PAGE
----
But an additional flight, planned for June, was shelved. “SAA was willing to transport these passengers from China to South Africa. We need to appreciate that it is under abnormal circumstances,” Tlali Tlali, the airline’s spokesperson told CNN, adding that SAA needed permission from both governments.
“We obtained permission from the South African government, but we are still waiting for approval from the other end.”
That left Myburgh, Johannie and the Air Zimbabwe 767 to do what South Africa’s national carrier could not. Myburgh credits Zimbabwean diplomats, trying to get their own citizens home too, for smoothing the way with Chinese officials.
The paperwork, though, was just one of the hurdles.
A complicated voyage
Plotting a route that would make a frequent flyer’s eyes water, the plane and crew began their journey from Zimbabwe in mid-July.
They flew from Harare to Johannesburg, and on to Bangkok, before heading to Kuala Lumpur (KL), where they picked up stranded commercial seafarers from China. The sailors’ company helped bear the costs of the charter.
From Kuala Lumpur, they headed to Guangzhou, then back to Kuala Lumpur — since they weren’t authorized to take domestic routes in China — and on to Wuhan, to pick up most of the South Africans, before eventually making it back to Johannesburg.
The Bangkok leg had to be added when the 767’s engine broke — stranding the South Africans for another two weeks. Myburgh had charged $1,000 (Ksh.108,350) for each repatriation; he ended up paying for their hotels and meals.
For the hundred-odd passengers, many who had become like family to each other, it was just the latest in a long series of disappointments. Some had run out of money by then, so they helped to crowdfund support.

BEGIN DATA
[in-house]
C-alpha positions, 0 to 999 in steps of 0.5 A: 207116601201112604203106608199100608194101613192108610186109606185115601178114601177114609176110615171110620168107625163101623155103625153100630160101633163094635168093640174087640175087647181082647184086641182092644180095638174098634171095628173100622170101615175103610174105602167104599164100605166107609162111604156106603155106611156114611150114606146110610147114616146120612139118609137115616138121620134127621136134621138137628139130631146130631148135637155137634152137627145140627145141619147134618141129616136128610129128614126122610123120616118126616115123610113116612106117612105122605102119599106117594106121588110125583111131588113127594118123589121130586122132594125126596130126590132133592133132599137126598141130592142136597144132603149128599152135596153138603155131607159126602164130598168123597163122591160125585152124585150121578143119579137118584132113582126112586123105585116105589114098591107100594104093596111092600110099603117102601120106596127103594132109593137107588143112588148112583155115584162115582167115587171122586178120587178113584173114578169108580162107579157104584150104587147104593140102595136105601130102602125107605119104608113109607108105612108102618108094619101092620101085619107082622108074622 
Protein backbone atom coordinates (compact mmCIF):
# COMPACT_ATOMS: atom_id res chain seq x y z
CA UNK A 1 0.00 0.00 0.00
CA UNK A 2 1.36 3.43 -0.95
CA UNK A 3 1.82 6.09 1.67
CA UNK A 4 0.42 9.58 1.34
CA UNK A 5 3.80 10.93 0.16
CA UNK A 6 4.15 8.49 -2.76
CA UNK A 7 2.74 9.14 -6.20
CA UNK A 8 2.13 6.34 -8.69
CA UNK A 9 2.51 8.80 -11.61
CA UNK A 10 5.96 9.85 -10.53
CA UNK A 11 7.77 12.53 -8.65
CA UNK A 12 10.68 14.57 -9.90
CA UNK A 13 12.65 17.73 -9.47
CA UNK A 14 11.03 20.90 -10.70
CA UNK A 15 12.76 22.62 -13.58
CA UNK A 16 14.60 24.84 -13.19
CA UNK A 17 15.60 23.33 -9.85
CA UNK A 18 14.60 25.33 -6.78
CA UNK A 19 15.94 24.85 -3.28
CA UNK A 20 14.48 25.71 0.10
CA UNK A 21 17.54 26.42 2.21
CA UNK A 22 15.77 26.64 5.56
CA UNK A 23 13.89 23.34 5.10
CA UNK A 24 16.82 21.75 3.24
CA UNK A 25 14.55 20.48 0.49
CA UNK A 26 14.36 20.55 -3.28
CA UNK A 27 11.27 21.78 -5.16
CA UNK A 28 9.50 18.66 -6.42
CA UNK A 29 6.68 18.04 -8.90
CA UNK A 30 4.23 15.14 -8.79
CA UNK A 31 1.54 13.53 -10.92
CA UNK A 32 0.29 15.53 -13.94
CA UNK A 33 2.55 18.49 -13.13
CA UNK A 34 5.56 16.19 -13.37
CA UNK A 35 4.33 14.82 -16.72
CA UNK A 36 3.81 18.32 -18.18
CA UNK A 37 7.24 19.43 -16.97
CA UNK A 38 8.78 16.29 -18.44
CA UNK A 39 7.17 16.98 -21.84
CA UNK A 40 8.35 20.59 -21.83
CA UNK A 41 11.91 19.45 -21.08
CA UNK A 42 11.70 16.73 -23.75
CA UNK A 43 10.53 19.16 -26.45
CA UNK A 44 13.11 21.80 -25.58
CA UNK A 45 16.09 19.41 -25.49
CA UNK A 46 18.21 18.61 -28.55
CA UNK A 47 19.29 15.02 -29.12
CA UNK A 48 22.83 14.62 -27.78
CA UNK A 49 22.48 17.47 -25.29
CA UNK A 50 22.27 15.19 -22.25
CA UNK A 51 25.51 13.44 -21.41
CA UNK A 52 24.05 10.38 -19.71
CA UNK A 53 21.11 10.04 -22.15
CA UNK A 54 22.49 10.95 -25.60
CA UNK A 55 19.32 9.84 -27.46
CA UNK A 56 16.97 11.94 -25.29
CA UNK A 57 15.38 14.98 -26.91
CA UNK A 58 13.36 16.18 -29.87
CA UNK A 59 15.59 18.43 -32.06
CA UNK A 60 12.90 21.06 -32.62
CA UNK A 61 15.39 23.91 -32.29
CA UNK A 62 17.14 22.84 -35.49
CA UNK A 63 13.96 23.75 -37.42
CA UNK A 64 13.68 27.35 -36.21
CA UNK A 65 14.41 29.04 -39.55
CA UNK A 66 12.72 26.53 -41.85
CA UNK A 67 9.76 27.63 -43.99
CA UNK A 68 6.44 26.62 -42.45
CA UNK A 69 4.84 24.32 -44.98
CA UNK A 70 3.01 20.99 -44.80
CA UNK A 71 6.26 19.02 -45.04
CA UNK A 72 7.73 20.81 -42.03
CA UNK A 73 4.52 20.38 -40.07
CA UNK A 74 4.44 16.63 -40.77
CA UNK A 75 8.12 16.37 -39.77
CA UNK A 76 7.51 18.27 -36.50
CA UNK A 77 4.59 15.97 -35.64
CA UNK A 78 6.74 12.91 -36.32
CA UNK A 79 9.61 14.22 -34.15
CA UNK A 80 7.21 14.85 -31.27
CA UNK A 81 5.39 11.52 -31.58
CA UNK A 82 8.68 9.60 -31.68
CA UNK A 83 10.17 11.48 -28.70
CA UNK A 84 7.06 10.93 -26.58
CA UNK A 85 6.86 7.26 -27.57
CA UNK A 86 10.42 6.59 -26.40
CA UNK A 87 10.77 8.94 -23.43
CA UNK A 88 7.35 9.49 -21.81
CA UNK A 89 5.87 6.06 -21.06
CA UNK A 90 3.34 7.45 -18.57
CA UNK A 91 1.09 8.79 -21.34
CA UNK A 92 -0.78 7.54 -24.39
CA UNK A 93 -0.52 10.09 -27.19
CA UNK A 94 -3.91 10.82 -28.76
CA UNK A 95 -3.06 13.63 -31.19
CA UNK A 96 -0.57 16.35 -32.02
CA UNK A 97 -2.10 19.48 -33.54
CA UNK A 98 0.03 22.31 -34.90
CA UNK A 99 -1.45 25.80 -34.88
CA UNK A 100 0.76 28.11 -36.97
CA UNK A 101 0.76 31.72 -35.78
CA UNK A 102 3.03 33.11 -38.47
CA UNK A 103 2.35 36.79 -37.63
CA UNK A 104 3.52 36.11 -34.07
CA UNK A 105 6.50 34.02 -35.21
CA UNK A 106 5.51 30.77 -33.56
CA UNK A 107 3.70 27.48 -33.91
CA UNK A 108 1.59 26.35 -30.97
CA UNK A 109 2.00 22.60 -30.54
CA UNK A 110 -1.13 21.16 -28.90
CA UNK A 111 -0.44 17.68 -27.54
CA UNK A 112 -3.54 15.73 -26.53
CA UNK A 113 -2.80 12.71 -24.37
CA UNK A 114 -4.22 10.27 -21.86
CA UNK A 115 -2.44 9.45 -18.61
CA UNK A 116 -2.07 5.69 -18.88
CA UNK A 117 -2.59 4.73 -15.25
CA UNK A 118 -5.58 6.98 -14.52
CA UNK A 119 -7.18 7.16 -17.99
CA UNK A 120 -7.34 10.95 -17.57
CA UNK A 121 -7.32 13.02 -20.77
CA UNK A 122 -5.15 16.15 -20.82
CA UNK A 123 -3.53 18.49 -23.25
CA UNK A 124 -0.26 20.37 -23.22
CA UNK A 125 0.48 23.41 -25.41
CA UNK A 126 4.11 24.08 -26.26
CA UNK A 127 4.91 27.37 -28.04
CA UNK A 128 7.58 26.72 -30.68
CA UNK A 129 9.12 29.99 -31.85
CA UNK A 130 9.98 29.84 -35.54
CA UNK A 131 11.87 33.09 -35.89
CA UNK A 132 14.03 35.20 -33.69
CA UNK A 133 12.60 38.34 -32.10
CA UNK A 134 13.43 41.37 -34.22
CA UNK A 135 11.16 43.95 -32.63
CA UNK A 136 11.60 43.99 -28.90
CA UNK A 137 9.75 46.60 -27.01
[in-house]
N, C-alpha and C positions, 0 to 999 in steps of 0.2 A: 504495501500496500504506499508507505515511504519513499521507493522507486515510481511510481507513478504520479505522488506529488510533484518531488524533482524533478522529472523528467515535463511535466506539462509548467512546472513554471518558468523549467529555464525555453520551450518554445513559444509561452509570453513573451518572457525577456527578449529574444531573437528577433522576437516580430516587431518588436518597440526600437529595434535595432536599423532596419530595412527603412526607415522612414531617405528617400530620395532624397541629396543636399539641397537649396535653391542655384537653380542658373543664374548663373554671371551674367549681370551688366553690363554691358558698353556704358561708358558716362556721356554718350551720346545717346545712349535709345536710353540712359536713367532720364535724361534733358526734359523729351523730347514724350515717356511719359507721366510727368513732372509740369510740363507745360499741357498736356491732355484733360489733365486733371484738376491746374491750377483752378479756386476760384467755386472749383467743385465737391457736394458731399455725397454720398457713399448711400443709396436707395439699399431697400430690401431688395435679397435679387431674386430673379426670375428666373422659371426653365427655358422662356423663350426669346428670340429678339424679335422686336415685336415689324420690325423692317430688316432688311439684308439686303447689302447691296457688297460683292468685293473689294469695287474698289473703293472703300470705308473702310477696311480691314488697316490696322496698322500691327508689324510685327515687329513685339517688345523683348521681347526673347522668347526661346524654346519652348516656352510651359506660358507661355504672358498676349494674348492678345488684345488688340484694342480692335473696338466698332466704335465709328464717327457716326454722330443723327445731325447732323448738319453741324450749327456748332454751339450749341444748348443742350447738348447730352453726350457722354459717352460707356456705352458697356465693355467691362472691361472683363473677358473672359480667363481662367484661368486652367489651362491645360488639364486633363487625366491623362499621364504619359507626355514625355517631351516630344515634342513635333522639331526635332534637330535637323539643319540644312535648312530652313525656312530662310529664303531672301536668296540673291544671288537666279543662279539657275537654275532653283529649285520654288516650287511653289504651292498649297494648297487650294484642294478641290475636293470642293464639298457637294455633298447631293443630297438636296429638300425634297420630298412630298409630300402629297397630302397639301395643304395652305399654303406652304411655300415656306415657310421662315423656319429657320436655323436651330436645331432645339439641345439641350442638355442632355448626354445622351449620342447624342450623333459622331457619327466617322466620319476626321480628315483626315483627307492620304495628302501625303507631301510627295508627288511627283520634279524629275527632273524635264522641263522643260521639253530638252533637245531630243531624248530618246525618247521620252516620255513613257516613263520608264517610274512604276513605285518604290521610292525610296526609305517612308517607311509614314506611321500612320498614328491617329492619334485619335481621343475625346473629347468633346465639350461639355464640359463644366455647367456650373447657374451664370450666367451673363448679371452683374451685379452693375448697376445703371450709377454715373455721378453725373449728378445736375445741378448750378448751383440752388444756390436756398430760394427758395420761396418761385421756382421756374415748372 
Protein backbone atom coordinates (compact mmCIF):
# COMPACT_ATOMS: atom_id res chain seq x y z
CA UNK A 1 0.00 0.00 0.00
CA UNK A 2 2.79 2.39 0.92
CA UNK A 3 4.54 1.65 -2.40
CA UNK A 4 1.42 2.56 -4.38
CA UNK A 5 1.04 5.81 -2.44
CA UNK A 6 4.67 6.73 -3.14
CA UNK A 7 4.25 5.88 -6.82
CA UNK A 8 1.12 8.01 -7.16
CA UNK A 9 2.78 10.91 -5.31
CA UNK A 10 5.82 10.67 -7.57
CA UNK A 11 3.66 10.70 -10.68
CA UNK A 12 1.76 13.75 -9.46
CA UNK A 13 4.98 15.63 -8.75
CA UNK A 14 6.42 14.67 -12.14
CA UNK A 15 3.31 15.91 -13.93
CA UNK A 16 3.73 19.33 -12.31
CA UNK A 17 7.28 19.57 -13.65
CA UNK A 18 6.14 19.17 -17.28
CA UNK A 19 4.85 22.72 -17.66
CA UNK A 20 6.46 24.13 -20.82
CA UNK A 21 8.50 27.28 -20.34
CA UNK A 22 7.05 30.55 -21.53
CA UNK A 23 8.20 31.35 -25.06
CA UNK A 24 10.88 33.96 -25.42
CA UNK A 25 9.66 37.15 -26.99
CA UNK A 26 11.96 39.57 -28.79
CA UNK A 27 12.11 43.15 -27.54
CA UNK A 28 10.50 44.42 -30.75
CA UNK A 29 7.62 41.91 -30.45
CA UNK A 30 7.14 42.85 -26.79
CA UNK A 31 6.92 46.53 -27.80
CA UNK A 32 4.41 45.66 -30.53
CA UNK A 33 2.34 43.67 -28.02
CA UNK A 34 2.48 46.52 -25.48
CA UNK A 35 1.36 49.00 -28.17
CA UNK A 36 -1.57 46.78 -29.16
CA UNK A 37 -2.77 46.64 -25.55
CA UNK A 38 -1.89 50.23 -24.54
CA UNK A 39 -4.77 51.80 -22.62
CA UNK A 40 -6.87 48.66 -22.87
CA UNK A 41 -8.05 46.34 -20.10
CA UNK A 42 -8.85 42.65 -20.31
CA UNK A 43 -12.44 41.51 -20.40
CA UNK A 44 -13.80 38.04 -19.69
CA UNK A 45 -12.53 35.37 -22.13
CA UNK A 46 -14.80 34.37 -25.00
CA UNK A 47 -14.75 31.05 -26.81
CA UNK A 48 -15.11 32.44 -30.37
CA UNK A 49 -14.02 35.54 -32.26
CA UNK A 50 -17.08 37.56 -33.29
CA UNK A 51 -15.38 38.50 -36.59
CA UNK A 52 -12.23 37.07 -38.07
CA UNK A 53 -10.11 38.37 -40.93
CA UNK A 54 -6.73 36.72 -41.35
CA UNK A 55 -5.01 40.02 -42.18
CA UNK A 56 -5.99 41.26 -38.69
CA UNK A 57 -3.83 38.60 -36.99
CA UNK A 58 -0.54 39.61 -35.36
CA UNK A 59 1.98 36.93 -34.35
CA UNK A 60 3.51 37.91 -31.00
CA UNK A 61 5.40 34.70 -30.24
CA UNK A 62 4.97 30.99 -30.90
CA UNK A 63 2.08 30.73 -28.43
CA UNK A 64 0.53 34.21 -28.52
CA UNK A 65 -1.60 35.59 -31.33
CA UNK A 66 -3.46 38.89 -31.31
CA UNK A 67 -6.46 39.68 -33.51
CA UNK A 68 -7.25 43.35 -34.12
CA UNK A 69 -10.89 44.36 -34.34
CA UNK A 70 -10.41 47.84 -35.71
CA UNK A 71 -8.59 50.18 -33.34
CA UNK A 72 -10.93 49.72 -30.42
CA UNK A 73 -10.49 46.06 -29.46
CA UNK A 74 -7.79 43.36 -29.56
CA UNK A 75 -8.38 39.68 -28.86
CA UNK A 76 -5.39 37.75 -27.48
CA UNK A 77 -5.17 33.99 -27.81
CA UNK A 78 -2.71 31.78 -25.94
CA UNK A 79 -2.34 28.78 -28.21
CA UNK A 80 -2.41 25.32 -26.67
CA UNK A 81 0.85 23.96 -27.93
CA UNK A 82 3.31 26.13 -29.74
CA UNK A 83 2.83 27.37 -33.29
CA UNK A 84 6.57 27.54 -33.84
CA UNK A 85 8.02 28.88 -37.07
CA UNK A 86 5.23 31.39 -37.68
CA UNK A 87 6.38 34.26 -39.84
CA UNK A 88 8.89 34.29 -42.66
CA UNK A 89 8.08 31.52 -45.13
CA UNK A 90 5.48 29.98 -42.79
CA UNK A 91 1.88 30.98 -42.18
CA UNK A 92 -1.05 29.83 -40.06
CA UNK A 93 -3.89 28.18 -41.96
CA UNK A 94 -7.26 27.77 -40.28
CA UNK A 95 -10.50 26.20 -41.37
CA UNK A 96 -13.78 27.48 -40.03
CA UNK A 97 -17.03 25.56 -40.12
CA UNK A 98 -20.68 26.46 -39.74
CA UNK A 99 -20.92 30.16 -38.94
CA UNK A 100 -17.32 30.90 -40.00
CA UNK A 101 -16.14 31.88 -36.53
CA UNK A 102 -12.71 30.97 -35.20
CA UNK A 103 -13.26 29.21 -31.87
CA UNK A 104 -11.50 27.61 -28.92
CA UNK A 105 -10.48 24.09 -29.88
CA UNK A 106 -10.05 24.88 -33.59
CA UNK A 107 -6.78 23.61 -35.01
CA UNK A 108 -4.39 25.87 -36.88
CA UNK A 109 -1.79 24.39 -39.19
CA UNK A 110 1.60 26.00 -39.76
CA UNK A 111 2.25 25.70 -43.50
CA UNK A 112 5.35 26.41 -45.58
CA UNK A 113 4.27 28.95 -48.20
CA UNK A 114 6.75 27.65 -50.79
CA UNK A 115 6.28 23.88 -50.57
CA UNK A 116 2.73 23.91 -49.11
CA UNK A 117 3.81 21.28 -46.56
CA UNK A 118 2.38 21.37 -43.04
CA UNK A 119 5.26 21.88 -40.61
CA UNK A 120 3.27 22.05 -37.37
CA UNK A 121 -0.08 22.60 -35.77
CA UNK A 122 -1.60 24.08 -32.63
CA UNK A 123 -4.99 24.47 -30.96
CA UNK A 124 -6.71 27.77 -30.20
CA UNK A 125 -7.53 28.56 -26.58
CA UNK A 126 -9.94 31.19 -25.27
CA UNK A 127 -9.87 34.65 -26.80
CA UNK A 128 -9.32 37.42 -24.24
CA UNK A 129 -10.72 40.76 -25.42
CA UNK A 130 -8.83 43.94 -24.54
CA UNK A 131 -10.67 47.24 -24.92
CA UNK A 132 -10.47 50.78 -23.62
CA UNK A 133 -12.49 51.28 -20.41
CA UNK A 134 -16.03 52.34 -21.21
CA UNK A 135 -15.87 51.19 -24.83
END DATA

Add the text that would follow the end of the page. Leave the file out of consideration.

“You are waiting for something to go wrong. So when that happened with the engine — we laughed and there was literally nothing else we could do. Our motto was: ‘It is what it is,'” said Johannie.
A new engine for the 767 made its own journey: from Harare, to Amsterdam, to Luxor, to Taipei and then on to Bangkok. Myburgh said he never contemplated refunding the passengers and pulling the plug.
“How can I go sit now in the garden and have a whisky and have a BBQ because I made it easier for myself, but all these people are stuck there? It can’t happen that way — you have to do whatever is possible,” he said.
As the passengers and crew waited for days for the new engine, Myburgh’s credit card bills piled up. He says he ended up losing “lots and lots” of money on the repatriation, but believed that if he pulled the seemingly impossible off, future flights could help his business survive in these difficult times.
Then, in mid-July, after months of waiting, and weeks of disappointments, Johannie and the group from China were finally on their way home.
“When we took off from KL, I literally broke down. And then at the same time it was like the weight of the world was taken off your shoulders. When we landed, it was so surreal, there many tears,” said Johannie.
The South African government told CNN it is compelled to help all citizens abroad, and said it had facilitated the South Africans’ flight approvals and organized their quarantine on landing.
That’s where Johannie and her fellow passengers are now spending two weeks, in a sprawling complex east of Johannesburg. They still trade WhatsApp messages and wave to each other from their porches during the isolation. But at least they are home.
Johannie says their months-long ordeal is over thanks to just one man. A man she has never met.
“I called him my guardian angel from day one, because that is literally what he was. He is literally the only one who could help us,” she said.